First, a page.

Project's Summary

The multistory atrium has long been a defining feature of hotel interiors, with its origins dating back to the late 1960s when John Portman introduced the concept. Surprisingly, this architectural typology has seen little evolution since its inception. However, the Conrad Hilton project in lower Manhattan aims to change that by transforming an existing 16-story atrium lobby, which was constructed in the late 1990s and showcased a prominent Sol LeWitt drawing.

The vision behind the new design was to build upon the grandeur of the atrium hotel while addressing the common issue of these spaces feeling empty and hollow. To achieve this, the architects at MPdL Studio introduced a series of suspended "veils." These veils serve a dual purpose: they fill the space with an atmospheric presence and create an illusion of expansion. Hanging from the sixteenth floor, steel rings hold translucent liquid crystal polymer fiber that stretches over 100 feet, connecting to another ring below. This integration establishes a relationship between the individual elements and the confined space they inhabit.

By suspending the veils, the lower rings define a virtual lower ceiling plane within the monumental atrium. This not only adds visual interest and complexity to the space but also enhances its overall grandeur. Moreover, the project goes beyond the atrium itself and treats the existing structure as an artifact that underwent surgical excavation to make way for new public spaces.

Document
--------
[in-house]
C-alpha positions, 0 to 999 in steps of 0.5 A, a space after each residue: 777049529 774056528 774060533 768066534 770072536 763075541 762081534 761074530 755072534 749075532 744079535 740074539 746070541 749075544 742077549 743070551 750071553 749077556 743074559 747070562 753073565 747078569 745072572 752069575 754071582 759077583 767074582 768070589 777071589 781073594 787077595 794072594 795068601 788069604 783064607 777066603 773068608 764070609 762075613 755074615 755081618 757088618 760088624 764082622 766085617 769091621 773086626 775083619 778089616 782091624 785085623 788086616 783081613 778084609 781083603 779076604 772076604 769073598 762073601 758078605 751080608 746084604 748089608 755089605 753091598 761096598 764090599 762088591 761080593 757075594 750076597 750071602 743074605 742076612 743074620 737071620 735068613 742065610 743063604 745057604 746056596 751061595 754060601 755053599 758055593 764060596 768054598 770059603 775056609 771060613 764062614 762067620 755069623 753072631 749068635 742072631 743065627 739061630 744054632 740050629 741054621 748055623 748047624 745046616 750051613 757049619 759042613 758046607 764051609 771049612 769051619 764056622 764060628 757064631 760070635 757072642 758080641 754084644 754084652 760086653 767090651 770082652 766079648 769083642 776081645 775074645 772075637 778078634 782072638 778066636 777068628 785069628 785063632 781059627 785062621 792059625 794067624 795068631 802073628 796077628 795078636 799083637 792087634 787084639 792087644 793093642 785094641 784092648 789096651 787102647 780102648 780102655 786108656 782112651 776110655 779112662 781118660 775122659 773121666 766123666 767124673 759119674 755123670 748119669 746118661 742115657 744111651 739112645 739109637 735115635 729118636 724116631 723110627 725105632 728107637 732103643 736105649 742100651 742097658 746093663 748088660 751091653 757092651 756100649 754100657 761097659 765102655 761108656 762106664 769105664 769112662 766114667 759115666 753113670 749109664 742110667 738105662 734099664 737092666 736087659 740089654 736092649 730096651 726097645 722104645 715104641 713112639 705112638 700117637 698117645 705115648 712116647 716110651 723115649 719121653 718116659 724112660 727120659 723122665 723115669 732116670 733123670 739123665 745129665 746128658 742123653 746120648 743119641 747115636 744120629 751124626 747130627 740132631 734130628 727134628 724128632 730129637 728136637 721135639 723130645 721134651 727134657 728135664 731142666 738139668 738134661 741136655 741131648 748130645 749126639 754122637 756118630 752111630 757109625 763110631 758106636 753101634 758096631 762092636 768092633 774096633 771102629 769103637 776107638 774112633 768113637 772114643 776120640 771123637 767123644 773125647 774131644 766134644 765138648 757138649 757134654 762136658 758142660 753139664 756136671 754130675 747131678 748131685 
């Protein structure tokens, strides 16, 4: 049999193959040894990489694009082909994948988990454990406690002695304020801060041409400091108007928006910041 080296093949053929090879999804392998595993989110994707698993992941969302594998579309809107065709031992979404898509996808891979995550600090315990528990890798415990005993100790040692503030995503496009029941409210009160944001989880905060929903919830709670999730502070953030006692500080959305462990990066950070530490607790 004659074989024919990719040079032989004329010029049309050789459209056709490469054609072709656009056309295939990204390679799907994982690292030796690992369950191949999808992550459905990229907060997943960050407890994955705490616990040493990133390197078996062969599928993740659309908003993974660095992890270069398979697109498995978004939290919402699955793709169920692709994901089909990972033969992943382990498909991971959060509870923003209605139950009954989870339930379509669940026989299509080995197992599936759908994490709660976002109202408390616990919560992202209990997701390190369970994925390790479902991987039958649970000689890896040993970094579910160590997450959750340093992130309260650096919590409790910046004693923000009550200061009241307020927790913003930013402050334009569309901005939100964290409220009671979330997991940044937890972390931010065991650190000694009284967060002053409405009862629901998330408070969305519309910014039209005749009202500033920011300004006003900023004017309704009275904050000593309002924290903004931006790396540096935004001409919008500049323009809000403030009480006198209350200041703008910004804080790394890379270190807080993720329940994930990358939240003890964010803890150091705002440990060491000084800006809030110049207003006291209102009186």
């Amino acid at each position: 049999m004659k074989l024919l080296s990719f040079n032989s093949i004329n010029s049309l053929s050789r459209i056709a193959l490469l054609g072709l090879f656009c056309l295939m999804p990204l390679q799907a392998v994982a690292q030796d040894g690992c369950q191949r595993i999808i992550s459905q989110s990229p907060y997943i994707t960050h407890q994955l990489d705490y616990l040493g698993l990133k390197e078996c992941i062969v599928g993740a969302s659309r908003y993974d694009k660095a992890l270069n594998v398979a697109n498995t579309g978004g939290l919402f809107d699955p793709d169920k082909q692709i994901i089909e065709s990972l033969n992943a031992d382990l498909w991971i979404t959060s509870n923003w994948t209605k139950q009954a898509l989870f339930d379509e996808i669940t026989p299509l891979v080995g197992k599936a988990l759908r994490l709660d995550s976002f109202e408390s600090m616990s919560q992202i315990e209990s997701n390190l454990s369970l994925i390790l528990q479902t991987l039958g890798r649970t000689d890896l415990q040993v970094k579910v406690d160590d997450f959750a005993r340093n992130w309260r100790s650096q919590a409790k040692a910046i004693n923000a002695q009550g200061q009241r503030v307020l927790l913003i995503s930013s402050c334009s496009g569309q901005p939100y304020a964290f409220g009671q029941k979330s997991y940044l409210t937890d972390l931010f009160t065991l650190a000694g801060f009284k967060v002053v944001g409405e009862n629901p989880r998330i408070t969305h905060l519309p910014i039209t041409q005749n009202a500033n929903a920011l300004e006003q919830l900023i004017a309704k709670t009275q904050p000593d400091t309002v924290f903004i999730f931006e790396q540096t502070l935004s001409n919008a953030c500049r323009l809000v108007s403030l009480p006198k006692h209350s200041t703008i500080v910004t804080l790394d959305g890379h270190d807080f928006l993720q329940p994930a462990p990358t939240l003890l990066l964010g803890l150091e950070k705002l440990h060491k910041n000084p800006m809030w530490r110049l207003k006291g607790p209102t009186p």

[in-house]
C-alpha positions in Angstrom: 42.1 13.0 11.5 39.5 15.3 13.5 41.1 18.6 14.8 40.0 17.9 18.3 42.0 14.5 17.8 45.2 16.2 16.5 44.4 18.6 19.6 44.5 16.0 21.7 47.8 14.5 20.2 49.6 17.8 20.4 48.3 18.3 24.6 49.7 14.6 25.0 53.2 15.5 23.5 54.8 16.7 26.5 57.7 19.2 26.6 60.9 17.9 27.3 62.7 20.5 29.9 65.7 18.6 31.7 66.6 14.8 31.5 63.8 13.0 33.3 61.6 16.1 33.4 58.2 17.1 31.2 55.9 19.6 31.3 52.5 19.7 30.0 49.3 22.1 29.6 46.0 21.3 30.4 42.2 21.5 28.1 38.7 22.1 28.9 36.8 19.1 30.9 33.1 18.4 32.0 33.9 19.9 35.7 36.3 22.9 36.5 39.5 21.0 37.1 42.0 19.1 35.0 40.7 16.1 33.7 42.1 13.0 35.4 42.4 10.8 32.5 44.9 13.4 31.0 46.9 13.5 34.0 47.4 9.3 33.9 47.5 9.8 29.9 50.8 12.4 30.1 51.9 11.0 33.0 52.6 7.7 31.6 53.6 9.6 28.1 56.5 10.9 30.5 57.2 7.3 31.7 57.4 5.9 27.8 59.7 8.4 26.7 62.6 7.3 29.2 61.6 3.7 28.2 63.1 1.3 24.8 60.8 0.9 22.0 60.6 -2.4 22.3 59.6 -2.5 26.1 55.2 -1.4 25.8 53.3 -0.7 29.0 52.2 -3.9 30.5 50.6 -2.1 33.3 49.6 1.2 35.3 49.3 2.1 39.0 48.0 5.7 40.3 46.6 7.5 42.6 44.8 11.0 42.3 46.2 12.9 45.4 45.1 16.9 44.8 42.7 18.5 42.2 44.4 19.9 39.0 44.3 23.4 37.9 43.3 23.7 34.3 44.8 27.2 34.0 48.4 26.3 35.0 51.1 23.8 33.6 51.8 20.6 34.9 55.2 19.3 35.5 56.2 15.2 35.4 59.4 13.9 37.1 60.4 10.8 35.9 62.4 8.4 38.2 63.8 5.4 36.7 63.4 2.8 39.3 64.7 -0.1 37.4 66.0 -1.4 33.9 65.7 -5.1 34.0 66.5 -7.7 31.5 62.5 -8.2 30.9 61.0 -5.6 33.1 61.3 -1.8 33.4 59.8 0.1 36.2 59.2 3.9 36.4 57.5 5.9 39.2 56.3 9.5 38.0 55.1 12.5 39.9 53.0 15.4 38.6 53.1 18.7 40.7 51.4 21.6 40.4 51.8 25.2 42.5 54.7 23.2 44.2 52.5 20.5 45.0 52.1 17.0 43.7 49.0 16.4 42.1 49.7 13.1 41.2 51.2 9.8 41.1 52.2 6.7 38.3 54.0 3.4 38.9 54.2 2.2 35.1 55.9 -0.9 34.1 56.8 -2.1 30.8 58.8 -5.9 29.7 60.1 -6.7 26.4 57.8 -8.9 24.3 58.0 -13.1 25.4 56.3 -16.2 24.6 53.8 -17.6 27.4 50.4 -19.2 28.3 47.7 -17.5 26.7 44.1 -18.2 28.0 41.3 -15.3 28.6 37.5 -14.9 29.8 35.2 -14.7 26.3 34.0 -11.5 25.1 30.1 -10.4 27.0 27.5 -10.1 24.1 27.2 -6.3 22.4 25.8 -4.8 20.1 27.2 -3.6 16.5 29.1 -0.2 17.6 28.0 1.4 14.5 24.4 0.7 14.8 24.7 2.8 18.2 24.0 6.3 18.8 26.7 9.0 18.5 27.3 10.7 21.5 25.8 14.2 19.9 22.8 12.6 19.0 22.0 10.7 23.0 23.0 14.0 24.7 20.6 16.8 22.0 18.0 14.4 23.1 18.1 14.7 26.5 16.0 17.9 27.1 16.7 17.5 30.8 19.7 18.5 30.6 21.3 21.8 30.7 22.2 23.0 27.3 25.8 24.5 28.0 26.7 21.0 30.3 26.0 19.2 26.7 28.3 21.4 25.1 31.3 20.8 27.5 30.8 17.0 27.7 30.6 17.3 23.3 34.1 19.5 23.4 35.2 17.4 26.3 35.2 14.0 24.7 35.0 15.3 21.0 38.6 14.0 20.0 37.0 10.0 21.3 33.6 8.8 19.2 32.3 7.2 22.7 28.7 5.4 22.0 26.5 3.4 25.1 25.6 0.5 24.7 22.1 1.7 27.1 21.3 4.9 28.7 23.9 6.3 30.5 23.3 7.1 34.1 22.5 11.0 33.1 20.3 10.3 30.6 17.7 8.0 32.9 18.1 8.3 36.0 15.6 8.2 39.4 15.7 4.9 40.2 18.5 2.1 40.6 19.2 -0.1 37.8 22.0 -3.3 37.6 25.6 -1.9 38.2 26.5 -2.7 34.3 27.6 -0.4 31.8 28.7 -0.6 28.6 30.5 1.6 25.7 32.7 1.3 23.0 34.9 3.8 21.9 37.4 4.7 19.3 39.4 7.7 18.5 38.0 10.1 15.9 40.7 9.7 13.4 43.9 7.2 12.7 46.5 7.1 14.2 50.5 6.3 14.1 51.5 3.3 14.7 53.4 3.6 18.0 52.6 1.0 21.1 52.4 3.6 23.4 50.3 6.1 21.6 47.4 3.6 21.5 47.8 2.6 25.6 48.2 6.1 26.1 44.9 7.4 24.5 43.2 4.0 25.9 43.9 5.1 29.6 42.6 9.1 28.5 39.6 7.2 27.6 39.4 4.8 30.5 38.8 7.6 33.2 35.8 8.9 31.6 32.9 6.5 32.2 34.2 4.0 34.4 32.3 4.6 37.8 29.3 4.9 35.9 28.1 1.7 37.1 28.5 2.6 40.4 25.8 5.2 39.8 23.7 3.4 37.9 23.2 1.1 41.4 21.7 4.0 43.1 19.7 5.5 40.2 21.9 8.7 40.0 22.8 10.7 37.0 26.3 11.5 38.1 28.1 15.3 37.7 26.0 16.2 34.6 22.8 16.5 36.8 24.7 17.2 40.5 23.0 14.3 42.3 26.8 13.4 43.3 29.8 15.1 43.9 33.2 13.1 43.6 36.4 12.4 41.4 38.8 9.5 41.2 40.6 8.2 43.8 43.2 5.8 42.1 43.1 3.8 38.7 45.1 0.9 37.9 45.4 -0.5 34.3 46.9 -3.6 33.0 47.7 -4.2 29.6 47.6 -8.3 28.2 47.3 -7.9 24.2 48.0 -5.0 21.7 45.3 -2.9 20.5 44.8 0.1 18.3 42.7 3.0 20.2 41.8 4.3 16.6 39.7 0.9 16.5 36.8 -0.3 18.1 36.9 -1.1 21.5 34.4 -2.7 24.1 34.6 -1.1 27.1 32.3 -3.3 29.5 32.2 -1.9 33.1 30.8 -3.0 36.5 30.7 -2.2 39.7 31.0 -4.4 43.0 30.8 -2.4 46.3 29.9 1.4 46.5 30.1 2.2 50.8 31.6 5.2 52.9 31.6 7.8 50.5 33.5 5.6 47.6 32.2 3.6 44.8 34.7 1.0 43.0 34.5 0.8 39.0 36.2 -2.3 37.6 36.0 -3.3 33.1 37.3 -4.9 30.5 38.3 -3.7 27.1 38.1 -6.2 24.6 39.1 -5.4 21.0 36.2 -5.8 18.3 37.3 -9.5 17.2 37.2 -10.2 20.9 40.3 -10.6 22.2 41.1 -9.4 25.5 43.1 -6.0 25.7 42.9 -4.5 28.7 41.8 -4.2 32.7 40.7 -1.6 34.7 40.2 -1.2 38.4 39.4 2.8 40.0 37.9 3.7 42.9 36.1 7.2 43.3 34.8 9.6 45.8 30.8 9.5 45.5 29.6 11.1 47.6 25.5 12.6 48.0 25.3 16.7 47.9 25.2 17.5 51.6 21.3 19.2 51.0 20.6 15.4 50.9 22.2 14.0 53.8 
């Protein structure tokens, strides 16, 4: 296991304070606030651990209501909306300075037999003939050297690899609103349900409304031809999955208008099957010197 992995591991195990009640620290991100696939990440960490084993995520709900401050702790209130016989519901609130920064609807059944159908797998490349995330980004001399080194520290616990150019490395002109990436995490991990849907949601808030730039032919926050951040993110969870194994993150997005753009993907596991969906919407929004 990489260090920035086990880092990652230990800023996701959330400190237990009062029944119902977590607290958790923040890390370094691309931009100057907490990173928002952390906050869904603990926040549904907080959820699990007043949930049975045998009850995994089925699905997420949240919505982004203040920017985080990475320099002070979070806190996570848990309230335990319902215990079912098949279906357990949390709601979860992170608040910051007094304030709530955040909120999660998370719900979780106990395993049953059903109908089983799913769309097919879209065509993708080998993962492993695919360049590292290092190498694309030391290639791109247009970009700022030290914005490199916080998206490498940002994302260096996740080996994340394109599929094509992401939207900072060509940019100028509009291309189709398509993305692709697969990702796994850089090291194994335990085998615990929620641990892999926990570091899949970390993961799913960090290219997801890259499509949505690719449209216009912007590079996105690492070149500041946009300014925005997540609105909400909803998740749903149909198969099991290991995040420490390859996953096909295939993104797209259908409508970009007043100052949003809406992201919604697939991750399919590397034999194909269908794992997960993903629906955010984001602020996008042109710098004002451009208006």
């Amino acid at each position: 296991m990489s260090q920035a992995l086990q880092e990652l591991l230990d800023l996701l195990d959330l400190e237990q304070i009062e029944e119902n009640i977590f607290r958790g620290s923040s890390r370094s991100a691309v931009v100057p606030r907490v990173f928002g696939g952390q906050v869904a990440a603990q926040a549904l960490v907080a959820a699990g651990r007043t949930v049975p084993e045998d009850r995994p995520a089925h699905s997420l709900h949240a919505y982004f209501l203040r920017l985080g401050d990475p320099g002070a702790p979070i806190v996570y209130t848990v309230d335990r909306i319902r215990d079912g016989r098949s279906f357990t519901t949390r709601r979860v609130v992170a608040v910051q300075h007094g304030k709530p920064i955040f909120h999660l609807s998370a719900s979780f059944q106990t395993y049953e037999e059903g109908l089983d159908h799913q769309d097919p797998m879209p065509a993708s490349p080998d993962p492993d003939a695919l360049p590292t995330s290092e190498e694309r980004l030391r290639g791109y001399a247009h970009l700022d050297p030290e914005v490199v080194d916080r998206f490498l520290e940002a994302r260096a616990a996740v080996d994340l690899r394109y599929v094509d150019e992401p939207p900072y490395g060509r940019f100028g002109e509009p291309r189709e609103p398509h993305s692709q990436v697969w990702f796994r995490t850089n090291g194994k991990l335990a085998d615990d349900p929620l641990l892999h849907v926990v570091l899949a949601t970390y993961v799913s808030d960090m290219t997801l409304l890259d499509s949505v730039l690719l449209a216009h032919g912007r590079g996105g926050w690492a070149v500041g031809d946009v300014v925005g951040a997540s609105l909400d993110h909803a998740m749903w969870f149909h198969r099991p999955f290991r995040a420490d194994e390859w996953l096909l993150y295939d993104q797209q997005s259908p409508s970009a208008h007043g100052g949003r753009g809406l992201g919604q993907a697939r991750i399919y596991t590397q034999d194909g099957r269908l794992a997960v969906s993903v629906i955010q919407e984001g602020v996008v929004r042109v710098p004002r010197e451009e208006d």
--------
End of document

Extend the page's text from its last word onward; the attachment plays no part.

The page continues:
One notable alteration involved the Sol LeWitt drawing, which previously sat awkwardly on a solid base. In the new design, the lobby extends beneath the drawing and seamlessly integrates with the new conference center. This thoughtful approach not only enhances the visual appeal but also maximizes the functionality of the space. Additionally, new public stairs have been incorporated, creating a cascading effect that leads visitors to a network of public spaces. These spaces are intentionally designed to allow easy access to art, aligning with the Battery Park City Master plan's objective of maintaining a public right-of-way through the hotel's interior.

In conclusion, the Conrad New York project by MPdL Studio breathes new life into the traditional multistory atrium typology. The introduction of suspended veils adds a sense of grandeur and expansiveness to the space, addressing the inherent vacuousness often associated with these atriums. Furthermore, the project's focus on creating accessible public spaces and integrating art throughout the hotel aligns with the larger urban planning goals of Battery Park City. This transformation showcases the potential for reimagining and innovating within a well-established architectural typology.

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